The UK Gambling Commission (UKGC) has launched a consultation period with the aim of altering how problem gambling data is collected.
Through the information collected, the Commission will aim to develop a new research standard for data of this kind.
A key part of the UKGC’s role as the country’s regulator is to provide the government with accurate data that paints a clear picture of the state of gambling-related harms.
How has data been collected so far?
At the moment, the UKGC collects data on problem gambling statistics from adults in the UK. When carrying out its research, the Commission adheres to the Government Statistical Service’s guidelines. These are mapped out in the Code of Practice for Statistics.
Often, the UKGC has also created guidelines and regulations based on data from third-party researchers – such as YouGov.
“Ambitious” about raising the standards of research and data collection
In a statement, the UKGC had the following to say about its research methodology consultation.
“The Commission is ambitious about improving the quality, robustness and timeliness of our statistics. We therefore set out a commitment in our 2020/21 Business Plan to review our approach to measuring participation and prevalence and publish conclusions.”
Criticism has been directed at the current available information on problem gambling in the UK. The House of Lords has been one particular group calling for change.
Upon researching the socioeconomic impact of unhealthy gambling habits, Lord Grade of Yarmouth’s committee called for “more reliable facts” that would help to guide decisions.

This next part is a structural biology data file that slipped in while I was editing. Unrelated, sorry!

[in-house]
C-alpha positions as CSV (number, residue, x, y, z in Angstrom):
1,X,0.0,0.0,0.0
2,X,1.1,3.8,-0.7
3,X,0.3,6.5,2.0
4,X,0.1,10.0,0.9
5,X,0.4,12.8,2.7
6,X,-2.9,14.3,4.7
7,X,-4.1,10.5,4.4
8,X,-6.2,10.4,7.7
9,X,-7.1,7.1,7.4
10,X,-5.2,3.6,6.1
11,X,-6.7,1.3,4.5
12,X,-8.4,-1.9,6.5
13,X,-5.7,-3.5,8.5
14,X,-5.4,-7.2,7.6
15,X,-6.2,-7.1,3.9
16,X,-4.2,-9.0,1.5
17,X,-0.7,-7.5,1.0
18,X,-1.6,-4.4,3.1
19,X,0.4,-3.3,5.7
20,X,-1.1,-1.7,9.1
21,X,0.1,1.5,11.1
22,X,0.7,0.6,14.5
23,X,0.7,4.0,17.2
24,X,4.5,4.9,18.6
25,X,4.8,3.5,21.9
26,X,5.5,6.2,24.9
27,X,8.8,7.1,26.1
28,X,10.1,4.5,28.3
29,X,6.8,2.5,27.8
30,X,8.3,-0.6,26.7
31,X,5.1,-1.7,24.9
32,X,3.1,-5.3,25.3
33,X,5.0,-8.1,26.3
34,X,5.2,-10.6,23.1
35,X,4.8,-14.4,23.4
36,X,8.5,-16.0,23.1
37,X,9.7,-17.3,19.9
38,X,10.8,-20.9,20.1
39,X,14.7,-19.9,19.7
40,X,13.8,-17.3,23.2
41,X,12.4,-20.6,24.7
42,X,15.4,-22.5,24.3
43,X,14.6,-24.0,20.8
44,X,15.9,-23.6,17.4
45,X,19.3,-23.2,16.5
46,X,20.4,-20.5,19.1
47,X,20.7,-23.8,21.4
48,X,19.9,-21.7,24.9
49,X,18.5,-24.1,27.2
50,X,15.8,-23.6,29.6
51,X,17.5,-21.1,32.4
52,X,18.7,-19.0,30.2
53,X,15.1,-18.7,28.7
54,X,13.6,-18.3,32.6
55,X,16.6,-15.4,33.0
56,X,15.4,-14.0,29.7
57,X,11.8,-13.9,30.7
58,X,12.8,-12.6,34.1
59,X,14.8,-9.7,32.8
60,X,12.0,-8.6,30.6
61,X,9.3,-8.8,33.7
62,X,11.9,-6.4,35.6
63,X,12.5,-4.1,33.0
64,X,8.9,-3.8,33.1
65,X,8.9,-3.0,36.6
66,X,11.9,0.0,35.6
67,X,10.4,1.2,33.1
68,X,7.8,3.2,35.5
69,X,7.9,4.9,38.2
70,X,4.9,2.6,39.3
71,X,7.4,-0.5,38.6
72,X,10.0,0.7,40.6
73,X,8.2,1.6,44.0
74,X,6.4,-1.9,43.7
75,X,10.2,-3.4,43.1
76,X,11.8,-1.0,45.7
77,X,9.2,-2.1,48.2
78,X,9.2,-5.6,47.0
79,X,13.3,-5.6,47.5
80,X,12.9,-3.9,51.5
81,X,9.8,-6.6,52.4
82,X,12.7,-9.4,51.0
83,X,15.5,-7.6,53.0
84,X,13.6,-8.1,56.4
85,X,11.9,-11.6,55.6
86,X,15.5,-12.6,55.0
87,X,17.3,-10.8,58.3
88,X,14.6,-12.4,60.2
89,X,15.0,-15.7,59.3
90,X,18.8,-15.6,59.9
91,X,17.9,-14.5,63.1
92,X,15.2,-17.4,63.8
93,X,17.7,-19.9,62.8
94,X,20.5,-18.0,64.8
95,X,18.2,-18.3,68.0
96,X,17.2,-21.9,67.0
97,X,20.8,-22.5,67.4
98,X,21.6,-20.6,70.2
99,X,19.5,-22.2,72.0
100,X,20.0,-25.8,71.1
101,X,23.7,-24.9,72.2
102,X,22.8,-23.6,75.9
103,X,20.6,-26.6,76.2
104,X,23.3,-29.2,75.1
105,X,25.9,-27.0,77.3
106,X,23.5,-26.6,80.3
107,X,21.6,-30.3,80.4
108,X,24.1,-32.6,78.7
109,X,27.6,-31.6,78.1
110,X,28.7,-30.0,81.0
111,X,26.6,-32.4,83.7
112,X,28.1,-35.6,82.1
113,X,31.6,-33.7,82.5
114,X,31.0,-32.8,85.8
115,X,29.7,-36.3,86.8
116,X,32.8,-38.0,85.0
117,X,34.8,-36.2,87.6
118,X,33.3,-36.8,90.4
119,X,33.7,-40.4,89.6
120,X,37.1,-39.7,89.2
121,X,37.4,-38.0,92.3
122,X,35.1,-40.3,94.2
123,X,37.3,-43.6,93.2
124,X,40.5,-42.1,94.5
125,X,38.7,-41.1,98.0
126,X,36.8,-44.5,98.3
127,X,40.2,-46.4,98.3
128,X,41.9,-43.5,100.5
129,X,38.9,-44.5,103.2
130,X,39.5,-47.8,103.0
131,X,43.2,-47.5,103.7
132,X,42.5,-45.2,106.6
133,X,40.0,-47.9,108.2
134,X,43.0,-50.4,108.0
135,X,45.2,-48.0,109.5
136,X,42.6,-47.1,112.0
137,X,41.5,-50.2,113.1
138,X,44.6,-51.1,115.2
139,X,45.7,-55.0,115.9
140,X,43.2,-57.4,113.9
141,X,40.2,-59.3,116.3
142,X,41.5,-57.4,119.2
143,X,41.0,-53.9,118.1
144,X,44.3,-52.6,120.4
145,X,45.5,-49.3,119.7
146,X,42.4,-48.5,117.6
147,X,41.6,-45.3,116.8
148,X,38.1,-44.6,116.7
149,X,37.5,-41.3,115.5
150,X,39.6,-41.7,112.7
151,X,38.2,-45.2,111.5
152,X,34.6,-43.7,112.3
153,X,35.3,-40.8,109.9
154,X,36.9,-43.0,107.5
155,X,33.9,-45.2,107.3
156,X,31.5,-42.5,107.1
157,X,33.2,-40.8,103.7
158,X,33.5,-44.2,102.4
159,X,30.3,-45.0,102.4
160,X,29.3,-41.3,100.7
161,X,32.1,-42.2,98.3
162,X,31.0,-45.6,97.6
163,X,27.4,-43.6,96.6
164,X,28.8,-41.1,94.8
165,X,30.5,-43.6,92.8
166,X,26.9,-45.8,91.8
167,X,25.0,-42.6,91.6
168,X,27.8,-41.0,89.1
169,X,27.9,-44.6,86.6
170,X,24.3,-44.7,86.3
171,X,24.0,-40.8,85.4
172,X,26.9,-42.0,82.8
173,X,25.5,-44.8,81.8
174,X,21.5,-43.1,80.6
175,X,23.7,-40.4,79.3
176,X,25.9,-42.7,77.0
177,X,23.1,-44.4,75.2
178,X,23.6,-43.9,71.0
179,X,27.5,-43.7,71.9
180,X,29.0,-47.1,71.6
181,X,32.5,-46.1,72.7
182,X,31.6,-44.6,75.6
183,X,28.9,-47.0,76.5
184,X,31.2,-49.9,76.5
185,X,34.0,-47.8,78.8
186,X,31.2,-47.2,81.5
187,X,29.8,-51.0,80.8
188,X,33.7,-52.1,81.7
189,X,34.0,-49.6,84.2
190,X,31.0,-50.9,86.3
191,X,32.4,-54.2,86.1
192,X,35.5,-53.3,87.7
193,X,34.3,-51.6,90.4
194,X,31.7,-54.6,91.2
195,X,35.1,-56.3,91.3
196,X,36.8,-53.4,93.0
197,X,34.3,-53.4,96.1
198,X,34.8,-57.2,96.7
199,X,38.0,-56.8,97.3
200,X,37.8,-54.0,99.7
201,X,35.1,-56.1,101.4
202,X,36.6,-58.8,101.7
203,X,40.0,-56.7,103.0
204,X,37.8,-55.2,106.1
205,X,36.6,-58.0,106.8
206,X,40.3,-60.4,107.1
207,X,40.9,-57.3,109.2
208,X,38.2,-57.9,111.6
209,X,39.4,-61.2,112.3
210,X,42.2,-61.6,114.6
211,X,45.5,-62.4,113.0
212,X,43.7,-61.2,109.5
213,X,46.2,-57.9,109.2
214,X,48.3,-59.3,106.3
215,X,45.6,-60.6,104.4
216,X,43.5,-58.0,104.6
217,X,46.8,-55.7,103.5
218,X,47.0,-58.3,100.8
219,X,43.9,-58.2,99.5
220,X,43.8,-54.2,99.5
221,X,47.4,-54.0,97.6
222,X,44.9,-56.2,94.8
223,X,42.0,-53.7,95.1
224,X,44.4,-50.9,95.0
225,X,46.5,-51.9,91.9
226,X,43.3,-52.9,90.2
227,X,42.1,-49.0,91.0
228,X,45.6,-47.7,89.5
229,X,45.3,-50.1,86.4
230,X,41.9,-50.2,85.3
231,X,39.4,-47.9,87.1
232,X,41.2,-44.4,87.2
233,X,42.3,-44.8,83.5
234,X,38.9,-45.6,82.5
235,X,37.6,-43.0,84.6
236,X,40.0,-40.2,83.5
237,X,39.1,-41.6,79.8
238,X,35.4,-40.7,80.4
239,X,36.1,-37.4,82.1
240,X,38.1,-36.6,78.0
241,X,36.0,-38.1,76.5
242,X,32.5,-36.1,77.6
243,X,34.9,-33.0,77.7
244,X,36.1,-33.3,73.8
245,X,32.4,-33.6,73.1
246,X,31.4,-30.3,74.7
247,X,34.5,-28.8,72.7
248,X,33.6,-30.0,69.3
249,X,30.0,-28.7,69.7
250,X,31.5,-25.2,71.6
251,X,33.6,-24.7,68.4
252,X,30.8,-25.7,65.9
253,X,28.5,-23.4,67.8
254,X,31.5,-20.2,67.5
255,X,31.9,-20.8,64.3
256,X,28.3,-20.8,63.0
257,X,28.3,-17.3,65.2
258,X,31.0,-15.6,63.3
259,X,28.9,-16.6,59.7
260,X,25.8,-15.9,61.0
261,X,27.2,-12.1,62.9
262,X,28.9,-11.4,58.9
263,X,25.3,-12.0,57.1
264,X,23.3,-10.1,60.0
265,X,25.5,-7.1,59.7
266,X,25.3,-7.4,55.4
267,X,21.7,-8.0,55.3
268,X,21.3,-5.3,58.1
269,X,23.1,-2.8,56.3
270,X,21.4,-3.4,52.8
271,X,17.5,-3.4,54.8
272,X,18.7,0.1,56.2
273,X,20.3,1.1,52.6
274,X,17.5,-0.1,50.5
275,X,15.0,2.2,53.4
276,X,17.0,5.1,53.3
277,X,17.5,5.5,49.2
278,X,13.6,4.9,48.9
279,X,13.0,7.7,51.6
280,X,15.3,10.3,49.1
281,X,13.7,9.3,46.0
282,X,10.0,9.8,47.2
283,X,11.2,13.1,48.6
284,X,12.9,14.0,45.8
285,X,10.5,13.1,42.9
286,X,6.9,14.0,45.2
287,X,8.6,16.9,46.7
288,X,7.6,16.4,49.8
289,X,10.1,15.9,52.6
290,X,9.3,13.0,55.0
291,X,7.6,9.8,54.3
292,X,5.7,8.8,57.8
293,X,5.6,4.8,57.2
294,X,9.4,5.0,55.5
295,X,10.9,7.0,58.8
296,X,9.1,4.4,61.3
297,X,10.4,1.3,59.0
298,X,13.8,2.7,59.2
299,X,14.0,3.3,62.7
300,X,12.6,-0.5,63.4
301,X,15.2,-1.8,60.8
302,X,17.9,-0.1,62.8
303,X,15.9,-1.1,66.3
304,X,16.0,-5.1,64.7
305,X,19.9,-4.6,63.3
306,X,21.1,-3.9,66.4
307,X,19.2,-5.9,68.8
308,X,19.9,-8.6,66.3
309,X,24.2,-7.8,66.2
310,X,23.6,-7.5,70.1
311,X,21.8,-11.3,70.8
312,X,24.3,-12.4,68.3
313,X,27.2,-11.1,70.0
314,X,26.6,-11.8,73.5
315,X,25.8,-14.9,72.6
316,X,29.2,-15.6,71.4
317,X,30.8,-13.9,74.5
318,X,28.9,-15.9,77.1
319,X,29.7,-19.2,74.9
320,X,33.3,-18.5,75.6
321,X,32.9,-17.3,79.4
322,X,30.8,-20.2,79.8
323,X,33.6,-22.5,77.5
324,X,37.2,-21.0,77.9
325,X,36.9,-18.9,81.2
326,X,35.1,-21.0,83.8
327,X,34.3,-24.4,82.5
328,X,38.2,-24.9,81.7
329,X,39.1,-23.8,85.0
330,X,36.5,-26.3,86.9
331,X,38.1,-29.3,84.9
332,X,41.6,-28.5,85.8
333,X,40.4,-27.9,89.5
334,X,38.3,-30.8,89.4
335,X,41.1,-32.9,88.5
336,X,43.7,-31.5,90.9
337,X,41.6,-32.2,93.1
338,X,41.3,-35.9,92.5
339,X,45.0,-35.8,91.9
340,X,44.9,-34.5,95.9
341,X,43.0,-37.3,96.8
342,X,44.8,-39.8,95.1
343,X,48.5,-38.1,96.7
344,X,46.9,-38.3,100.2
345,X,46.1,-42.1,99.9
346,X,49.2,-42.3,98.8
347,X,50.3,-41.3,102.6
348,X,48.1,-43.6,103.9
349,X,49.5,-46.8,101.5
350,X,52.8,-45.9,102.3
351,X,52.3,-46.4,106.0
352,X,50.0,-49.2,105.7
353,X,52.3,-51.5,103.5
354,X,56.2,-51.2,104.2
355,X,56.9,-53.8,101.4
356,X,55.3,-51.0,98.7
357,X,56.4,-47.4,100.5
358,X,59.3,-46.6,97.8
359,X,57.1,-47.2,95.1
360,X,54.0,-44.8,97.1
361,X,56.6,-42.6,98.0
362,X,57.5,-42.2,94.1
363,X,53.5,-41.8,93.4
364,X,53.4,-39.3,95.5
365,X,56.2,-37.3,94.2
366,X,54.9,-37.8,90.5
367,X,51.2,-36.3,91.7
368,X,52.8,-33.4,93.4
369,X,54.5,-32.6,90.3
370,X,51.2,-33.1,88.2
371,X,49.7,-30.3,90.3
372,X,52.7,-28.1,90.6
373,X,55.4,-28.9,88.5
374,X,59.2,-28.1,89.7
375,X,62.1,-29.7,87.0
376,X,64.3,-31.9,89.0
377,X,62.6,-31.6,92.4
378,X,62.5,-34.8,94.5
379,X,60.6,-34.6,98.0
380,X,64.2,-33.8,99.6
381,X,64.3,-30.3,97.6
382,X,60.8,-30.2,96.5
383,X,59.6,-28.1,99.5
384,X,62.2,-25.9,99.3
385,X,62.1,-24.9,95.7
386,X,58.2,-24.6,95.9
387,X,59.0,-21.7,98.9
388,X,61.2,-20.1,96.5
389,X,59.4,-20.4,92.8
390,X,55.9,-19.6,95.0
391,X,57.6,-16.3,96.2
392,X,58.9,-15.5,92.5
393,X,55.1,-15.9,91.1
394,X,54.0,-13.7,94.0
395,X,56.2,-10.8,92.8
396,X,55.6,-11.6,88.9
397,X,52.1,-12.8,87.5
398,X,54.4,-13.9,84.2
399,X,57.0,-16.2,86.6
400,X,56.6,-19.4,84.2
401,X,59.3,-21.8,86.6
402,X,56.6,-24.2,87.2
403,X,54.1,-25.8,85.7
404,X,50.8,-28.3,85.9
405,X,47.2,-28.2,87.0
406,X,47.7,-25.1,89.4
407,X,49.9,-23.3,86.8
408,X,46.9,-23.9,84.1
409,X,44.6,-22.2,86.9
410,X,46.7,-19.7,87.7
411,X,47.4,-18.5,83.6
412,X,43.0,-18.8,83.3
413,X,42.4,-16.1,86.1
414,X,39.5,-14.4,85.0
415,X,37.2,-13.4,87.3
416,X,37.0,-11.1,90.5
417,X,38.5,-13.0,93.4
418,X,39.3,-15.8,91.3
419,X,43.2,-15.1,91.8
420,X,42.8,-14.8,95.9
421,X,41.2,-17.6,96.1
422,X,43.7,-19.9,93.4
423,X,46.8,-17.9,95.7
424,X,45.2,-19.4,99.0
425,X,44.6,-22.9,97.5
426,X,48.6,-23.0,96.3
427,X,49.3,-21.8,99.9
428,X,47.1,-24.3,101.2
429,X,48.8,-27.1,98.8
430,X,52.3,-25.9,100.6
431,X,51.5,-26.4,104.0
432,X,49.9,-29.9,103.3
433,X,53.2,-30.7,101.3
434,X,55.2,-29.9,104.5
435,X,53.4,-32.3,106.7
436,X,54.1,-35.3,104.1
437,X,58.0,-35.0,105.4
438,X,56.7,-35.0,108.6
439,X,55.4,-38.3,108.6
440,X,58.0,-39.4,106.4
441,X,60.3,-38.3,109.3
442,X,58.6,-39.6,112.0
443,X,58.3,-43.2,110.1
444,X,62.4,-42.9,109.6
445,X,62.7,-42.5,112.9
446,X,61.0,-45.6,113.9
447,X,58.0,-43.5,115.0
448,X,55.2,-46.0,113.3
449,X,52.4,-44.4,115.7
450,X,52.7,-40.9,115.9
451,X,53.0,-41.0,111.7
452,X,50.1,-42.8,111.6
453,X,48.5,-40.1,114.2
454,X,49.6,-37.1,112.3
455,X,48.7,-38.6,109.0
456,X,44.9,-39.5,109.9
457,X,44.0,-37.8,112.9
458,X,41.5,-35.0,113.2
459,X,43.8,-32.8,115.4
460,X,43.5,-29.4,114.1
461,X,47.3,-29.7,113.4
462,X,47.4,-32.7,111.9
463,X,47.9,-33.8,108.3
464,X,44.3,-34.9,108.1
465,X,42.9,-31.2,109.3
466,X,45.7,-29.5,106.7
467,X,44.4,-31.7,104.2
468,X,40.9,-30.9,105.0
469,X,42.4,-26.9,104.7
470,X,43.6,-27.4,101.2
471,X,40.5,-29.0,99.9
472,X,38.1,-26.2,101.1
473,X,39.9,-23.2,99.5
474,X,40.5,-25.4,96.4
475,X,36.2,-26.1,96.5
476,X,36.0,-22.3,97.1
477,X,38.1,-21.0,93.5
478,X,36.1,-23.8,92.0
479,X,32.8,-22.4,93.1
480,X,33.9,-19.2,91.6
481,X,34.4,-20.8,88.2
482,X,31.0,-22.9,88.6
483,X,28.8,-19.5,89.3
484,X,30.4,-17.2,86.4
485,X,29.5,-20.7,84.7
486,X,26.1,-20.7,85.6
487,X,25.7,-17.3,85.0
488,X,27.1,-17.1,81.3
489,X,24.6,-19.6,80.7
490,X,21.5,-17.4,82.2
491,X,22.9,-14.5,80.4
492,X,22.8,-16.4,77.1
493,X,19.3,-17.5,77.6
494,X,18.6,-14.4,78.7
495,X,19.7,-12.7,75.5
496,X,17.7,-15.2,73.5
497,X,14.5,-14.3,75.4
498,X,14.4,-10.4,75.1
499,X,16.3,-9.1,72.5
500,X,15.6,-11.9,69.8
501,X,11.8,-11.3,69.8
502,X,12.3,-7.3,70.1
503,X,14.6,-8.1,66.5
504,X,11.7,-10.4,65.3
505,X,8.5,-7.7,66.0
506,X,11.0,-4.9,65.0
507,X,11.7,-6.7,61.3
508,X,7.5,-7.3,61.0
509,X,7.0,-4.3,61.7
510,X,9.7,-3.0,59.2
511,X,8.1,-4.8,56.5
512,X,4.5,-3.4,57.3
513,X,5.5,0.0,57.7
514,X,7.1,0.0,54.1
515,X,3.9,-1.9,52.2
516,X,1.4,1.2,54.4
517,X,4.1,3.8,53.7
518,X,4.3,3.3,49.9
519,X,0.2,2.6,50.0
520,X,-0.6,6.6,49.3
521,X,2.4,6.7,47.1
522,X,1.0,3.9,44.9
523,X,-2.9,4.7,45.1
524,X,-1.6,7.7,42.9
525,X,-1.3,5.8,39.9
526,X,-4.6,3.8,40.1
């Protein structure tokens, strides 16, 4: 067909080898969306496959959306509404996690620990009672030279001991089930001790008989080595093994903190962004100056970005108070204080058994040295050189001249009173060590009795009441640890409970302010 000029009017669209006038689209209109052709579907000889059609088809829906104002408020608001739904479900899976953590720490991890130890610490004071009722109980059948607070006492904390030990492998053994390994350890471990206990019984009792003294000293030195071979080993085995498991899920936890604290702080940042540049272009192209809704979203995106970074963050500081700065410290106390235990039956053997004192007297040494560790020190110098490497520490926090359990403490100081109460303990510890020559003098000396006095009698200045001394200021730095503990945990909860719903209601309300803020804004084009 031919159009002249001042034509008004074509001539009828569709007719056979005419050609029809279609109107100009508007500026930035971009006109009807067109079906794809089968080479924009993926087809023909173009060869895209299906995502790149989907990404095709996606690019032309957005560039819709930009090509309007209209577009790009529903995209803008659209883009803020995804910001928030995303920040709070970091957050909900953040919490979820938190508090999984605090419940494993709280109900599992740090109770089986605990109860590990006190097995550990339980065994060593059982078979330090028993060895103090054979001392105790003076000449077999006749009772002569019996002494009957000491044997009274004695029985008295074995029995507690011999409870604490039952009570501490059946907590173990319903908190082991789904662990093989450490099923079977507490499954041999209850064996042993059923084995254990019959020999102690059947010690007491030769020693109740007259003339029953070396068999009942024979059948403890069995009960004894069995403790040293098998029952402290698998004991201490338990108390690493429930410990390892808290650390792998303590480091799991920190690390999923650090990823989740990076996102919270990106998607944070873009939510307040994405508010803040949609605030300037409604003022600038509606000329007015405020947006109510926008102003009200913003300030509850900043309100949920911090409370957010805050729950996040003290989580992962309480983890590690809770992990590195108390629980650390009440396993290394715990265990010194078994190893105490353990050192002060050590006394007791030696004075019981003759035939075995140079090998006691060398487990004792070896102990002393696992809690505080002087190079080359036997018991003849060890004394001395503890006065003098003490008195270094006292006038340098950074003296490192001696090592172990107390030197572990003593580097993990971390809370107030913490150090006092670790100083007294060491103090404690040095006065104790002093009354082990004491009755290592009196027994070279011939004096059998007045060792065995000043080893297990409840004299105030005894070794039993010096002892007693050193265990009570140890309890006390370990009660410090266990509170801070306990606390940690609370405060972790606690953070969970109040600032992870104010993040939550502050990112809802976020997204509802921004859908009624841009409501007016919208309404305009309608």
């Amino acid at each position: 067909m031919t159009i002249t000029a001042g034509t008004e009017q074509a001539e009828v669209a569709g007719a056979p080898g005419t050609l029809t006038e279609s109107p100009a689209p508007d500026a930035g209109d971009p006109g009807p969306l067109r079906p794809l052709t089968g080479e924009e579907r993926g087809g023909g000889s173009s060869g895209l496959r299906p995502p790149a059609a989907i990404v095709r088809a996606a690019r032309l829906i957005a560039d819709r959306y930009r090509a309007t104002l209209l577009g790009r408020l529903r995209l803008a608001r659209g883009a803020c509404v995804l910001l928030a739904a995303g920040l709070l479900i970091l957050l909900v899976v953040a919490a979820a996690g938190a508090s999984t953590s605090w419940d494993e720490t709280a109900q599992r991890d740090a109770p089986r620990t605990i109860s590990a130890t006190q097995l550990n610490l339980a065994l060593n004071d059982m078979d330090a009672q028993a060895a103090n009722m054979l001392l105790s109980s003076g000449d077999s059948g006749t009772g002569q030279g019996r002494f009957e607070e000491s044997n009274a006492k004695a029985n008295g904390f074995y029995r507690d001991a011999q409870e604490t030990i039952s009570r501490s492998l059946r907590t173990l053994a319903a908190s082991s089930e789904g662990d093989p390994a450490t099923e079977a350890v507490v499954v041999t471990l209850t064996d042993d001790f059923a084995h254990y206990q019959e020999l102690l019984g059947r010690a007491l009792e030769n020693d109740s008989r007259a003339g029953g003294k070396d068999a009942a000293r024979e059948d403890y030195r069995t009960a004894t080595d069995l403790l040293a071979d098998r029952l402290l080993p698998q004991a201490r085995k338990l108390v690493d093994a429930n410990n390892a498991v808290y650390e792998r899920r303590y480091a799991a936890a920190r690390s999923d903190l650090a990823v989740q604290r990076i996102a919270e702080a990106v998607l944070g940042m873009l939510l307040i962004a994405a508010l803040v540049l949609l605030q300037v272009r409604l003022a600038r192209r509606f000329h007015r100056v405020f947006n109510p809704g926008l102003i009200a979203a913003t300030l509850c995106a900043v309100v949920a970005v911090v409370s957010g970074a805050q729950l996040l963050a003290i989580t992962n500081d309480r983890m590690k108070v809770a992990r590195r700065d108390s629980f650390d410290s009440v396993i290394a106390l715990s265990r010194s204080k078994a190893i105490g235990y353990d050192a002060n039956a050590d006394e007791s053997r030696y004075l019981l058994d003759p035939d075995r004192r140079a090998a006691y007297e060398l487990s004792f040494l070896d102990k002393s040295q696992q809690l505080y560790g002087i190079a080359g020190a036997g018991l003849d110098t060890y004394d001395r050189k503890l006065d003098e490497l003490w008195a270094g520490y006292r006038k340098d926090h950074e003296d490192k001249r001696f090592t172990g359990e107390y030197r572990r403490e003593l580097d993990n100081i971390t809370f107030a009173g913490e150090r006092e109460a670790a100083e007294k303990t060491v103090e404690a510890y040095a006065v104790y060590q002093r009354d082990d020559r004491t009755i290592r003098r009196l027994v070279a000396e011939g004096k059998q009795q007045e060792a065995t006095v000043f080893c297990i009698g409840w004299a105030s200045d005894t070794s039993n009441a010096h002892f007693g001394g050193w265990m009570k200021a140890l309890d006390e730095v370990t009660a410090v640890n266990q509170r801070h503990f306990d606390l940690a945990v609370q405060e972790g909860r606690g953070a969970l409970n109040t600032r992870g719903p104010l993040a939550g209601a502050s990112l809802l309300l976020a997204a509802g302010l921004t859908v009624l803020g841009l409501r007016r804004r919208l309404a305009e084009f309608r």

UKGC also issues reminder to online gambling operators
In the wake of another national lockdown in England, the UKGC also issued a reminder to online gambling operators about the need for extra player protection vigilance.
The Commission warned that besides people spending more time at home, the “length of the pandemic” period will also lead to more anxiety and concerns about the future.
The UKGC said that it expects operators to:
- Follow the guidance that was issued at the beginning of the first lockdown in March 2020;
- Not use the pandemic for marketing and to be extremely careful when it comes to product cross-selling;
- Take extra care with new customer onboarding, while also bringing the current situation into context when performing affordability checks;
- Engage more with customers via email, as well as directly intervening when users show signs of problem gambling.
The Commission has also said that it will look to “permanently strengthen regulatory requirements”, along with monitoring “operators and consumer behaviour very closely”.